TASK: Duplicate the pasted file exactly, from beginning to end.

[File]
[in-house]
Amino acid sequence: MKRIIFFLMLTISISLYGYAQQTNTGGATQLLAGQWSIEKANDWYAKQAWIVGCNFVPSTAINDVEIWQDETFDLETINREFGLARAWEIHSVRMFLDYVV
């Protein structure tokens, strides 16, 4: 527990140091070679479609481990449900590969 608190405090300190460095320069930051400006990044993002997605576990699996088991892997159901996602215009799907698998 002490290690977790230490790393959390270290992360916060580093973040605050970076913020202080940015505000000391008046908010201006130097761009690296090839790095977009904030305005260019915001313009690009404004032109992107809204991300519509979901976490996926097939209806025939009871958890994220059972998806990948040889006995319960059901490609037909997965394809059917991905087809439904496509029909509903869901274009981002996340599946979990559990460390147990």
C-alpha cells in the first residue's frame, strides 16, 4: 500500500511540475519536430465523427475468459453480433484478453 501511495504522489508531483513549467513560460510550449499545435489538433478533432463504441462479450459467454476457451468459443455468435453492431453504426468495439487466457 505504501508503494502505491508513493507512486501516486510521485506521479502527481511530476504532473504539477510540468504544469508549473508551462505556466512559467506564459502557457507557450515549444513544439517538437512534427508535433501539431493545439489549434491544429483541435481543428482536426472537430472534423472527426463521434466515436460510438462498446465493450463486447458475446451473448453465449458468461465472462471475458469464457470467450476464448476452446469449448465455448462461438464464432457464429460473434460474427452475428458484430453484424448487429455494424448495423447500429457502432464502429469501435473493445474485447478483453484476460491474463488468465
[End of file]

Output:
[in-house]
Amino acid sequence: MKRIIFFLMLTISISLYGYAQQTNTGGATQLLAGQWSIEKANDWYAKQAWIVGCNFVPSTAINDVEIWQDETFDLETINREFGLARAWEIHSVRMFLDYVV
């Protein structure tokens, strides 16, 4: 527990140091070679479609481990449900590969 608190405090300190460095320069930051400006990044993002997605576990699996088991892997159901996602215009799907698998 002490290690977790230490790393959390270290992360916060580093973040605050970076913020202080940015505000000391008046908010201006130097761009690296090839790095977009904030305005260019915001313009690009404004032109992107809204991300519509979901976490996926097939209806025939009871958890994220059972998806990948040889006995319960059901490609037909997965394809059917991905087809439904496509029909509903869901274009981002996340599946979990559990460390147990």
C-alpha cells in the first residue's frame, strides 16, 4: 500500500511540475519536430465523427475468459453480433484478453 501511495504522489508531483513549467513560460510550449499545435489538433478533432463504441462479450459467454476457451468459443455468435453492431453504426468495439487466457 505504501508503494502505491508513493507512486501516486510521485506521479502527481511530476504532473504539477510540468504544469508549473508551462505556466512559467506564459502557457507557450515549444513544439517538437512534427508535433501539431493545439489549434491544429483541435481543428482536426472537430472534423472527426463521434466515436460510438462498446465493450463486447458475446451473448453465449458468461465472462471475458469464457470467450476464448476452446469449448465455448462461438464464432457464429460473434460474427452475428458484430453484424448487429455494424448495423447500429457502432464502429469501435473493445474485447478483453484476460491474463488468465